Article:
Gitmo Defends Force-Feeding Tactics Lawyers for detainees at Guantanamo Bay say officials are using tough tactics to break a months-long hunger strike, including force-feeding and restraining inmates who refuse to eat. Bush administration officials defend the tactics, saying they don't want anyone to die.

Gitmo Defends Force-Feeding Tactics

  • Download
  • <iframe src="" width="100%" height="290" frameborder="0" scrolling="no" title="NPR embedded audio player">
  • Transcript


From NPR News this is All THINGS CONSIDERED, I'm Michele Norris.


And I'm Robert Siegel. There's new development to tell you about in the hunger strike at Guantanamo Bay. Lawyers for some of the approximately 500 detainees there say that the military is using tough new tactics to break the months-long strike. The military says it has to do everything it can to make sure that none of the prisoners dies. NPR's Jackie Northam reports.


In early August, a small group of Guantanamo detainees began a hunger strike. Many more quickly joined in until about 130 prisoners were living on fluids only. Over the month, those numbers fluctuated. At the end of December, 84 detainees were still striking. Today, only four remain. Neil Koslowe, a lawyer at Sherman and Sterling who represents several Kuwaitis being held at Guantanamo, says that the military is using restraint chairs to force feed the strikers.

Mr. NEIL KOSLOWE (Lawyer for Kuwaiti Strikers, Sherman Sterling): It's a metal chair which ties down the detainees in six positions. They force open their mouths and then they shove down their mouths nutritional supplements mixed with milk of magnesia and other ingredients. They get nauseous. They vomit. They defecate over themselves. They urinate over themselves. And they're kept strapped in that condition throughout this process.

NORTHAM: Koslowe says one of his clients endured about four days of this procedure until he agreed to give up his strike. Another decided to start eating again after he heard his neighbor go through the procedure.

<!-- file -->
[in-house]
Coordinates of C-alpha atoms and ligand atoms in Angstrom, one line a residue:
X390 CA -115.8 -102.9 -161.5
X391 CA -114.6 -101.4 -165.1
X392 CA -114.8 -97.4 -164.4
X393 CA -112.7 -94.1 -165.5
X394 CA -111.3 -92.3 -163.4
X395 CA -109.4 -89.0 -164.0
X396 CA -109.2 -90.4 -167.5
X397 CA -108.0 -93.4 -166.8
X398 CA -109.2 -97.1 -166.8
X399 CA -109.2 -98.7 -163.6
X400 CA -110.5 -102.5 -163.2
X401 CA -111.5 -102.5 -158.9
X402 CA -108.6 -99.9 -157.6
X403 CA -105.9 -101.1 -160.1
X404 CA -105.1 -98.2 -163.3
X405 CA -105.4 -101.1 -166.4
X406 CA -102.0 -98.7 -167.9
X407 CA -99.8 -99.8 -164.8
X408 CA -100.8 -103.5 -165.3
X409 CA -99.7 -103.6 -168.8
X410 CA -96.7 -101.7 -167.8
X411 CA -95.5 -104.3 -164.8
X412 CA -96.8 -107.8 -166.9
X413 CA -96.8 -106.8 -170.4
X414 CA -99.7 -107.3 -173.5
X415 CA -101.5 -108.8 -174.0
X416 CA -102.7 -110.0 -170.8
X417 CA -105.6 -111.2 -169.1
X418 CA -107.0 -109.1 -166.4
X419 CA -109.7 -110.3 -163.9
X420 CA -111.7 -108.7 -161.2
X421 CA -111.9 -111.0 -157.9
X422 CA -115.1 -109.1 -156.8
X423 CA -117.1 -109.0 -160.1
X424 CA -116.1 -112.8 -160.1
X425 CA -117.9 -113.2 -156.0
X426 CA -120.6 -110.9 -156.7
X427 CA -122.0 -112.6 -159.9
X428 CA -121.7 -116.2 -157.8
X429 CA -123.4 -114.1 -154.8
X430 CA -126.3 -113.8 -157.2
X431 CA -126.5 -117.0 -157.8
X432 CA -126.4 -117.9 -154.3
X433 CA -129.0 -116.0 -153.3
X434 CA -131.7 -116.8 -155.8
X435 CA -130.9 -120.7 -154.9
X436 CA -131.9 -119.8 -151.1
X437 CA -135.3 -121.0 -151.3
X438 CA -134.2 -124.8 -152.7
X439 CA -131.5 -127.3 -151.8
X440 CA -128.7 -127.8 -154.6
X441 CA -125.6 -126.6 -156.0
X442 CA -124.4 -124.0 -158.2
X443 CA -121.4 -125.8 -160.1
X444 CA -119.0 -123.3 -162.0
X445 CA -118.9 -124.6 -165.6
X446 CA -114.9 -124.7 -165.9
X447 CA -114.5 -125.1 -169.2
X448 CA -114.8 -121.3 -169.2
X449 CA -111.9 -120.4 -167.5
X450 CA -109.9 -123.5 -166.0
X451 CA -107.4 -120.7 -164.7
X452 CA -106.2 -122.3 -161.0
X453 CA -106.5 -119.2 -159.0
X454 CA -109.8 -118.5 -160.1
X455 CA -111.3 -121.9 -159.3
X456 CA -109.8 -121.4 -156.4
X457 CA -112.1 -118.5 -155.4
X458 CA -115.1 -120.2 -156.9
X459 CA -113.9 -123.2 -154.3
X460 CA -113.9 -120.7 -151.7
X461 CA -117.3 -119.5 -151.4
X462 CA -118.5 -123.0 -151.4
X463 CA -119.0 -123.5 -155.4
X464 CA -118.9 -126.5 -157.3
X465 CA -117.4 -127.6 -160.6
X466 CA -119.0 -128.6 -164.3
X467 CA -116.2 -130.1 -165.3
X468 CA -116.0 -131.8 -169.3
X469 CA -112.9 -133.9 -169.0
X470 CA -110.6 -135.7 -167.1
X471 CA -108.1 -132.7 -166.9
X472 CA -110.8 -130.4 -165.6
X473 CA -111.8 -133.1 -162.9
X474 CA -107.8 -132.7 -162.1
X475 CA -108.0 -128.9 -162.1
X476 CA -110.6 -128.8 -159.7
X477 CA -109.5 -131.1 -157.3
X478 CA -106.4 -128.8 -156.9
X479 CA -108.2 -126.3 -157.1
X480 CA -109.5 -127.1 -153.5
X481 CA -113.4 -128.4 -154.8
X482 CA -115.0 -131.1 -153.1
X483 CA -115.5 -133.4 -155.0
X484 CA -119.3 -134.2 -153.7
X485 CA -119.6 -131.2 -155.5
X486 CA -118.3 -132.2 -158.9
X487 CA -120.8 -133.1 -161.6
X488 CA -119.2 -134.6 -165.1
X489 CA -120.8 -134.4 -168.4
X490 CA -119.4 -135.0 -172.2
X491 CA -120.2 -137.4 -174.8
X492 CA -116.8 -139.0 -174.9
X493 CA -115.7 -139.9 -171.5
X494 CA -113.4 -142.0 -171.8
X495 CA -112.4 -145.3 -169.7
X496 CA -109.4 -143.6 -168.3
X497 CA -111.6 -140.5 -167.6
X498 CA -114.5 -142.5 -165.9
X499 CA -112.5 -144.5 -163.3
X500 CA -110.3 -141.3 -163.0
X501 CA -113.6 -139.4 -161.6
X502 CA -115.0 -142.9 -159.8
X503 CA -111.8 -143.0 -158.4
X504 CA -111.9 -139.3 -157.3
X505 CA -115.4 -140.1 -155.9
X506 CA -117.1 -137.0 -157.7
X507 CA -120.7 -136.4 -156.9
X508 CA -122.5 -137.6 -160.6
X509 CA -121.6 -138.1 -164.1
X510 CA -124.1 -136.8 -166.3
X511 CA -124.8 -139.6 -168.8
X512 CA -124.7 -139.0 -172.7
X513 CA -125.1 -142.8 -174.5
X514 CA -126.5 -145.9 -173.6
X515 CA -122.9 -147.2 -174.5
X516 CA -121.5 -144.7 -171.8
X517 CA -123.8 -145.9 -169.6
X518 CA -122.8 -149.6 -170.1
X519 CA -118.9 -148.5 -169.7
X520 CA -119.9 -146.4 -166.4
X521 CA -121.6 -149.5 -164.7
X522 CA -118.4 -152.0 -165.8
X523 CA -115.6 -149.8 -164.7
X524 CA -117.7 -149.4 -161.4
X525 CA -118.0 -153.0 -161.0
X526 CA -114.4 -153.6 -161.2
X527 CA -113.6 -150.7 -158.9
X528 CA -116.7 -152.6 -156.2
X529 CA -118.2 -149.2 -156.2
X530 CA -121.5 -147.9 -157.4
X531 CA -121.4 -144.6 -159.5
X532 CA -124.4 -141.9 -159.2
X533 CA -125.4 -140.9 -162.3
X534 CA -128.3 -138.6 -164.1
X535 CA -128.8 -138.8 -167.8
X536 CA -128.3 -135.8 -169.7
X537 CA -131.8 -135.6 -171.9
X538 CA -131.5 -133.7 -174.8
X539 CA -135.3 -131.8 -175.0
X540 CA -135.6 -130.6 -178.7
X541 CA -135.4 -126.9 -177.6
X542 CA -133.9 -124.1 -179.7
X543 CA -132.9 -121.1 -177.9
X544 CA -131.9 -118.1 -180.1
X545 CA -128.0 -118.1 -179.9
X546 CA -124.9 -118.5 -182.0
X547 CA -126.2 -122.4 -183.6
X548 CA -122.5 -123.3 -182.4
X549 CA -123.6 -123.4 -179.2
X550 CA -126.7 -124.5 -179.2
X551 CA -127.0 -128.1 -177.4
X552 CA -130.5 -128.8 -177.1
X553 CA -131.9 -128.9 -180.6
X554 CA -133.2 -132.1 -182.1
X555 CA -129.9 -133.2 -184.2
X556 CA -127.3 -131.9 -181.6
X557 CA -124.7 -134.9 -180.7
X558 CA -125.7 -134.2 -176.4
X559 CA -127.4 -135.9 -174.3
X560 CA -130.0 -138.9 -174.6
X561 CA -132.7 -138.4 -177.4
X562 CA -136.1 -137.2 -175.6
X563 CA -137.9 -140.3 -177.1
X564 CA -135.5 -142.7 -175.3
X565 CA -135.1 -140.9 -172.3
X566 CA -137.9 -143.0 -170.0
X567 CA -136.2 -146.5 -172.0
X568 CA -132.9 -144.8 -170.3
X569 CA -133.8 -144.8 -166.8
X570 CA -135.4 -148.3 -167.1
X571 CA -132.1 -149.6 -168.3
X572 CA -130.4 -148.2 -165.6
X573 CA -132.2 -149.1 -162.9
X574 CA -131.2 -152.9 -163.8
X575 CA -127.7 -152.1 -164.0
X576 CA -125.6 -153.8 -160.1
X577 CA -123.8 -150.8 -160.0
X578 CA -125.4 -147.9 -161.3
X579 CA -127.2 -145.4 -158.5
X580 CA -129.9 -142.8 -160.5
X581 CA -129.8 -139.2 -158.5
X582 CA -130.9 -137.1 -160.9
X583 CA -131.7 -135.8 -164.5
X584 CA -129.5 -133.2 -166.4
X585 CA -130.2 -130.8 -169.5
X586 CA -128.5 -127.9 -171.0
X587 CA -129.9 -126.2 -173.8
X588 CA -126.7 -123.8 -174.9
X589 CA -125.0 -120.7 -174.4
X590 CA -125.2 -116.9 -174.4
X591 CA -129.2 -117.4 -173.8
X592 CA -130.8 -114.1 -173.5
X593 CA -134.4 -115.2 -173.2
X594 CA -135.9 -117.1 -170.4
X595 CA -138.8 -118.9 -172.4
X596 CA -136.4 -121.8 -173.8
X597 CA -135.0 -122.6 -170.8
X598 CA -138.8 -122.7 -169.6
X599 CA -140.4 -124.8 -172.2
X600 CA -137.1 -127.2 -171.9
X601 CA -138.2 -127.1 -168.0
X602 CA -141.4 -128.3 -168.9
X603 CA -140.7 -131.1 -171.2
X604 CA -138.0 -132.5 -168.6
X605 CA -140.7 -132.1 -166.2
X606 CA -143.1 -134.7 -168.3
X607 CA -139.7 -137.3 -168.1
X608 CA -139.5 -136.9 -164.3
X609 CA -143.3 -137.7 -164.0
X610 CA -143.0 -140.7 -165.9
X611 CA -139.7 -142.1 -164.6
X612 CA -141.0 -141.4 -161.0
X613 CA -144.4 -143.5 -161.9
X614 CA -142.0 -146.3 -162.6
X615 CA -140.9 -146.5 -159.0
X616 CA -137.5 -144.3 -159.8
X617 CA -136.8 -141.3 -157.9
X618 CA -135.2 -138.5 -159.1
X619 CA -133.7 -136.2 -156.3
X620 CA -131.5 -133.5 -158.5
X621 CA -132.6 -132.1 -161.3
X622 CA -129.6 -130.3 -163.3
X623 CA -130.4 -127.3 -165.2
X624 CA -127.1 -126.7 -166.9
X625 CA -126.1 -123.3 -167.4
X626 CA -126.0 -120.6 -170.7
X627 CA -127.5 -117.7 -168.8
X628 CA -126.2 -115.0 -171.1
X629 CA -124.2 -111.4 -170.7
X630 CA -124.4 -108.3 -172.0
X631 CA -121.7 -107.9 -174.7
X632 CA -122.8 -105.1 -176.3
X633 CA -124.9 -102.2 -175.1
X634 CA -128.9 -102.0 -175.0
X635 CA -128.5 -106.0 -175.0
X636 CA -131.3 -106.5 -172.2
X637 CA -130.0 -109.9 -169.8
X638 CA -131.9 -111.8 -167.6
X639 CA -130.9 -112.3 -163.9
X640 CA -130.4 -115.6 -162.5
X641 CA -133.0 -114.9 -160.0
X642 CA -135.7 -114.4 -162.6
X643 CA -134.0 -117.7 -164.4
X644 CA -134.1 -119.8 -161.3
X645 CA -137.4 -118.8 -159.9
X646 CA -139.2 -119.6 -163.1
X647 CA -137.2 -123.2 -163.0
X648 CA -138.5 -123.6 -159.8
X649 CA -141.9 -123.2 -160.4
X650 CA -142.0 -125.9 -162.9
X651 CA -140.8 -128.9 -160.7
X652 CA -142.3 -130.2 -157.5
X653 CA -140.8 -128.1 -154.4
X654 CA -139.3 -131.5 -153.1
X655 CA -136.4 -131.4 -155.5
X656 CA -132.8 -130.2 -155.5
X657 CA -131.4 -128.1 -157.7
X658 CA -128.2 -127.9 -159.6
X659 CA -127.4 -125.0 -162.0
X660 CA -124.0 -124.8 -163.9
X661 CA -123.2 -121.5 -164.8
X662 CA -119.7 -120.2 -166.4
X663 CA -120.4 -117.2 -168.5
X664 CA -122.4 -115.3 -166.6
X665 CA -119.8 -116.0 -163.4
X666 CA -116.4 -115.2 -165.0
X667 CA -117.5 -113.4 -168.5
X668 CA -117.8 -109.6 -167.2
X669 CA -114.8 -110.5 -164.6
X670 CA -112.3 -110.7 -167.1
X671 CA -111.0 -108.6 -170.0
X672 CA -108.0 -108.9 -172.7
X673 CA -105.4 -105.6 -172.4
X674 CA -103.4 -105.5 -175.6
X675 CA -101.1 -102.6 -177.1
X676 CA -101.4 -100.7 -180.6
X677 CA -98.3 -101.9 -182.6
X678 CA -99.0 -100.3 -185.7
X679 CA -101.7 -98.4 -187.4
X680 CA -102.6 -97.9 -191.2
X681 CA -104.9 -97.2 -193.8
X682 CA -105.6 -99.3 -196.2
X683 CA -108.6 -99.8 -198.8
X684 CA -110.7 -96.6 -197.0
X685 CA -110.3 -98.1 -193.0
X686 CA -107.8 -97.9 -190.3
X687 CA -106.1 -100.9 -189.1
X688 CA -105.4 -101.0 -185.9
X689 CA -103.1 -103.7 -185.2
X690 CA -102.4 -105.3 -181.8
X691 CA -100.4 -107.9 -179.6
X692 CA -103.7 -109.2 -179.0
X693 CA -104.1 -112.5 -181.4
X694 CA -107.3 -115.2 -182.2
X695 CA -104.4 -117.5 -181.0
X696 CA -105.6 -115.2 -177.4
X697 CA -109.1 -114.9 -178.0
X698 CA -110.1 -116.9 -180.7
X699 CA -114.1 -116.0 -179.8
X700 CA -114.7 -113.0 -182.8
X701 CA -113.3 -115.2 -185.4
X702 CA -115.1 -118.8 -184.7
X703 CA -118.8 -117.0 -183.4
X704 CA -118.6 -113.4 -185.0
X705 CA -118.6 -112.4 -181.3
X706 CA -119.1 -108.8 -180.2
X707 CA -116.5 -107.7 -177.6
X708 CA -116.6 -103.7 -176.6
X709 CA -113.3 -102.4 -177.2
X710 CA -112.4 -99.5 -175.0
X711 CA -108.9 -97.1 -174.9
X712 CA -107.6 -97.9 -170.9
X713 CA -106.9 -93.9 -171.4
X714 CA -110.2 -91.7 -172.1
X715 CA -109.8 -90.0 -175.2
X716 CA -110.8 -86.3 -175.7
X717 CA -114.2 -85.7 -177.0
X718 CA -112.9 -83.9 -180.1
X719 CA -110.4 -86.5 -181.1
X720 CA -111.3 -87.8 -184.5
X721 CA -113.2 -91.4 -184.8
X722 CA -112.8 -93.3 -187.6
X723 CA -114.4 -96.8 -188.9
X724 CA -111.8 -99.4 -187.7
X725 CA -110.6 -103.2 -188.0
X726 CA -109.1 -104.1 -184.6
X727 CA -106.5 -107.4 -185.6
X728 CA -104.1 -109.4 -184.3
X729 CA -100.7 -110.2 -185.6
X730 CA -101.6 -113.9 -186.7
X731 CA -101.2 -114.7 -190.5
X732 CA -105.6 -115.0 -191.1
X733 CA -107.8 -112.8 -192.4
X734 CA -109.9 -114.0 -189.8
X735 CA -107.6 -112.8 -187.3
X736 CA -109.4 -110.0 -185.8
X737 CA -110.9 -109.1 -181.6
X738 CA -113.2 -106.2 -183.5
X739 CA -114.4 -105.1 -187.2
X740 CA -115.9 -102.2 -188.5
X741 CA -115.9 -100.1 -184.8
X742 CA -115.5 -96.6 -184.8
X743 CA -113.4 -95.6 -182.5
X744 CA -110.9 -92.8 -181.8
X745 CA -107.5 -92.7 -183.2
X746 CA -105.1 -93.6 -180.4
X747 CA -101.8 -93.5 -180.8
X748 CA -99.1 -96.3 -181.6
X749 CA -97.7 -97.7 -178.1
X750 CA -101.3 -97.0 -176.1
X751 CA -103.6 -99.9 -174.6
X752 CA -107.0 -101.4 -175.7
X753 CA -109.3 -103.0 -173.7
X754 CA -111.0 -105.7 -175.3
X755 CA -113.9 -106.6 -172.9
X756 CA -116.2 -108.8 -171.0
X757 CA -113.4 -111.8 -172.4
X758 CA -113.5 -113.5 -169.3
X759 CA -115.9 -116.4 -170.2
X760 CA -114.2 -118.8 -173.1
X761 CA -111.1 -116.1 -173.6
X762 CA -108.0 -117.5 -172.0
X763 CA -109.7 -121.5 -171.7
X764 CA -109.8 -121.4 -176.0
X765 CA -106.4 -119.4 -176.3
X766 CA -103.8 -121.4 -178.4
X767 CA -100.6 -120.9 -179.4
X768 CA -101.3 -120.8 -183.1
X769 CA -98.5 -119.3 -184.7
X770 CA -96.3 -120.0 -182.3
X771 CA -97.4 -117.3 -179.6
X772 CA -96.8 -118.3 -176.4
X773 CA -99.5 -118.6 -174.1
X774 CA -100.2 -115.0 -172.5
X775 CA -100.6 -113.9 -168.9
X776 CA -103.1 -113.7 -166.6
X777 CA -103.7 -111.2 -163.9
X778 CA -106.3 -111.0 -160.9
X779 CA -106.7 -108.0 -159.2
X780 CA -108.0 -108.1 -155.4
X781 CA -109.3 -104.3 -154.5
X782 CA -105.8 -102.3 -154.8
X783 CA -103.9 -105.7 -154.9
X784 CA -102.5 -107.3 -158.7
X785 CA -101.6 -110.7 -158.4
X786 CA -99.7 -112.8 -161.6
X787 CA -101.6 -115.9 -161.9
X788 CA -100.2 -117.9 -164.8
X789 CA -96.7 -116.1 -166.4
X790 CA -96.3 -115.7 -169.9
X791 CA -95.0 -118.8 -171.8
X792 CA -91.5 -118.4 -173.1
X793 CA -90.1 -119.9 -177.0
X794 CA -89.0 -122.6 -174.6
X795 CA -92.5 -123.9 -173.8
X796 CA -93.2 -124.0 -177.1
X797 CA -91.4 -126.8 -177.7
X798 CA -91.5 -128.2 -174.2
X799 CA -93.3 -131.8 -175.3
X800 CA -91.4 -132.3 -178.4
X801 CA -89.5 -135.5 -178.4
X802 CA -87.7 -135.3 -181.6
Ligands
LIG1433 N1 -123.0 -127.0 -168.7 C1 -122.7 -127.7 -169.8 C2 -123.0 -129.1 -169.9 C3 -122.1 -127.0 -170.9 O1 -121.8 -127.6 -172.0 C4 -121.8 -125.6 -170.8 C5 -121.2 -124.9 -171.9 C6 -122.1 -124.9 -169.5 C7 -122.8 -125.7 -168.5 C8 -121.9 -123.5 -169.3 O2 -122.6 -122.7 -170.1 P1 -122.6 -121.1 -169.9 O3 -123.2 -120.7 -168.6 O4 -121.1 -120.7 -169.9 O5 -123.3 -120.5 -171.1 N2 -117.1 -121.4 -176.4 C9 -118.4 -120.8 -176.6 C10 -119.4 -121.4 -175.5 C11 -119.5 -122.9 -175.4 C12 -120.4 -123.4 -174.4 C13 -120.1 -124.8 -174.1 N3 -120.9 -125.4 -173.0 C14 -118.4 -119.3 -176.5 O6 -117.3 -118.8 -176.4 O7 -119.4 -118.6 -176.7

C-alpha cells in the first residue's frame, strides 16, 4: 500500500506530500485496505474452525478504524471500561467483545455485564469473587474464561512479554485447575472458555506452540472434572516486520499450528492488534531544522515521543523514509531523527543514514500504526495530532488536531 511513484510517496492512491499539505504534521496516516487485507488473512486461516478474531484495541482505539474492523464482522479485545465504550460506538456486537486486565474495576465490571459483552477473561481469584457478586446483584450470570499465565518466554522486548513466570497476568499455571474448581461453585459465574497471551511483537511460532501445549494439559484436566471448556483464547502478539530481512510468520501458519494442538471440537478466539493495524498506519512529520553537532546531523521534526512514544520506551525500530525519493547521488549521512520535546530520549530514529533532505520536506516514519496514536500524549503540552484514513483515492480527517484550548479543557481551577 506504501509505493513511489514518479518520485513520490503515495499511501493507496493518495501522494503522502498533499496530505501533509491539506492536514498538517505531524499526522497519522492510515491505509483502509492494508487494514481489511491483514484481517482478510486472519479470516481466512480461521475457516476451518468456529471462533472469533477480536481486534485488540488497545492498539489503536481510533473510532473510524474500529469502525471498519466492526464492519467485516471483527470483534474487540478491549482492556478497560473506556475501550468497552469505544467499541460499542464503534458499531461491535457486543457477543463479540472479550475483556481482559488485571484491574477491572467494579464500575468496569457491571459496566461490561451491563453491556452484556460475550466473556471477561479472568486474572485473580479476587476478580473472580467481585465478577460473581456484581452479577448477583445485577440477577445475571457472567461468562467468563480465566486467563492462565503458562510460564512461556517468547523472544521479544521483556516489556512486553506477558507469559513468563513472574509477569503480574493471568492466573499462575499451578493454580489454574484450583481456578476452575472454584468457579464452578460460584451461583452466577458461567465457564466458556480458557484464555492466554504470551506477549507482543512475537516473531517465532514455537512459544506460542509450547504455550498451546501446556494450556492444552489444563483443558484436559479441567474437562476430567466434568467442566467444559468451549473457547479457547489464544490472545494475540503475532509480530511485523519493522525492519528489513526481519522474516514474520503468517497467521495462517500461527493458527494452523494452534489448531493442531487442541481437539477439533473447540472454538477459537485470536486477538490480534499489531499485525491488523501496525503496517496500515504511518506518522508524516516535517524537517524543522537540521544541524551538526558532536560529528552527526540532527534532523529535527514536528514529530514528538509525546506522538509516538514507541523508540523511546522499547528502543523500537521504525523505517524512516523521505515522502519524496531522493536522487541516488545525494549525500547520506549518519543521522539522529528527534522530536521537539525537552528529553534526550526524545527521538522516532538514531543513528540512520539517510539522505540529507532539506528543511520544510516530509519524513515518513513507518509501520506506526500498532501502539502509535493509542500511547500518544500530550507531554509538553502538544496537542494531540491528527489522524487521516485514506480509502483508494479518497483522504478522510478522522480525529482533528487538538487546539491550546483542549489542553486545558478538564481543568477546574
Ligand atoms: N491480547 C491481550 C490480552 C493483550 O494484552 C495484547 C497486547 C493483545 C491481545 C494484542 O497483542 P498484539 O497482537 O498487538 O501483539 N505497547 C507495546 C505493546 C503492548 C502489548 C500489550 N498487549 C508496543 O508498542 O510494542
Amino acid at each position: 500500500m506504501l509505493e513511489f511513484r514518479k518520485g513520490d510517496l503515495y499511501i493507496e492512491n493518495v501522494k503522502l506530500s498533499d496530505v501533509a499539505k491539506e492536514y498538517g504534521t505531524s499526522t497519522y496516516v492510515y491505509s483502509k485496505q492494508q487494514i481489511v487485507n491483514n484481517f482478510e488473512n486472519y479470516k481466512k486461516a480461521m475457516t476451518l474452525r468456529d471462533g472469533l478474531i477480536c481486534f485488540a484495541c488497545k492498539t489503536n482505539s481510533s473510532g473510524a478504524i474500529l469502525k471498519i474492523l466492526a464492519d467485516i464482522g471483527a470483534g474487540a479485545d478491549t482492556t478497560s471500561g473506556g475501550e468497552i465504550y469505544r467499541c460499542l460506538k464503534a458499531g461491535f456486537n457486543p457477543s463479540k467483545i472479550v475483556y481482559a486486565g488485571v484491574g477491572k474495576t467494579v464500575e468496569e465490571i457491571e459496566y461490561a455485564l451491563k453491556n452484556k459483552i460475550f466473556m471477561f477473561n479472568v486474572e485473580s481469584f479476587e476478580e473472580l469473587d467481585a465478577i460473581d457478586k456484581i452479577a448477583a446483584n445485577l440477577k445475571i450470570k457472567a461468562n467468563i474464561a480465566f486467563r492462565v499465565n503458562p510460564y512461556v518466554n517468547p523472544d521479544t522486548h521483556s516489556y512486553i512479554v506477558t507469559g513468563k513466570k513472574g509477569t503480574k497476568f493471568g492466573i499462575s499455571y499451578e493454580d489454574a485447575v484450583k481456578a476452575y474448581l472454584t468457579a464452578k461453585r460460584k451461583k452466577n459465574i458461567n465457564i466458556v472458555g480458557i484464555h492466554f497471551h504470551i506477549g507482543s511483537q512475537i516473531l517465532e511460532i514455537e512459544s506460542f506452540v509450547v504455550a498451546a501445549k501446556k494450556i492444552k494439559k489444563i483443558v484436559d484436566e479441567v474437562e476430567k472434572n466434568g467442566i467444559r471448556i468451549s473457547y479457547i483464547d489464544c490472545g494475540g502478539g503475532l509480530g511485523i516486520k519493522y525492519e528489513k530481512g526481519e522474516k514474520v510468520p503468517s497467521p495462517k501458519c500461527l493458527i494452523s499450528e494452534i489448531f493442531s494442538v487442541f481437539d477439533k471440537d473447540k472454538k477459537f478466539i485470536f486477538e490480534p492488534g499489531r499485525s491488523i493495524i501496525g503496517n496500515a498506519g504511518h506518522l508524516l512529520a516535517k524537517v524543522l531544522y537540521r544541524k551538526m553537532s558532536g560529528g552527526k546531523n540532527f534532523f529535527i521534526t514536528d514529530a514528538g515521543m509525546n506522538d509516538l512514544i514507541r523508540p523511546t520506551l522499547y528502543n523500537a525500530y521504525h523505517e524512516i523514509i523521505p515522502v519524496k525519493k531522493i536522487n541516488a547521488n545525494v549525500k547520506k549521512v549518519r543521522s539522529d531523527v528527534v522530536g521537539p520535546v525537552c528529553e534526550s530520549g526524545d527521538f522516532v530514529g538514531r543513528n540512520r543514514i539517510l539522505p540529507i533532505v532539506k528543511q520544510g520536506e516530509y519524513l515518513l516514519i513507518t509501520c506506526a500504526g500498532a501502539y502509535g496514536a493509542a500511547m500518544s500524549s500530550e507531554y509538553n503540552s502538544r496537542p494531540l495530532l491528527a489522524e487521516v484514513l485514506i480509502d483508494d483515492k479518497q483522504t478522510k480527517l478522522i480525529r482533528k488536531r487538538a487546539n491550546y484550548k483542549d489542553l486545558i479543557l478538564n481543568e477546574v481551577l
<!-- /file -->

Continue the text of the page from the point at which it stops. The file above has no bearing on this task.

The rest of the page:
Mr. KOSLOWE: He could hear the man screaming in pain, and after the procedure was over, the man told him don't go through this. It's just too awful.

NORTHAM: Koslowe says using the restrain chairs is both degrading and barbaric. Bryan Whitman, a Pentagon spokesman, disagrees with that characterization.

Mr. BRYAN WHITMAN (Pentagon Spokesman): This process and procedure is done in a controlled environment with the health and safety of the detainee first and foremost in mind.

NORTHAM: And, Whitman says, the restraint chairs are used only when necessary.

Mr. WHITMAN: It is the department policy to preserve life through lawful, clinical means. It's done in humane fashion, and it's completely consistent with processes that are used in the United States in our federal corrections facilities.

NORTHAM: But Leonard Rubenstein, the executive director of Physicians for Human Rights, says in federal prisons inmates can at least make better informed decisions about whether to continue a hunger strike. The Guantanamo detainees have virtually no access to the outside world.

Dr. LEONARD RUBENSTEIN (Executive Director, Physicians for Human Rights): The ethical rules do say that if the hunger striker is confused or not able to make an informed decision, the doctor can make a decision to feed. The problem here is that the prisoners haven't had any opportunity to have good independent medical and non-medical advice and evaluation.

NORTHAM: Rubenstein says if a detainee has to be forcibly restrained in order to feed him, it's clear he doesn't want to eat. Jackie Northam, NPR News, Washington.

Copyright © 2006 NPR. All rights reserved. Visit our website terms of use and permissions pages at for further information.

NPR transcripts are created on a rush deadline by an NPR contractor. This text may not be in its final form and may be updated or revised in the future. Accuracy and availability may vary. The authoritative record of NPR’s programming is the audio record.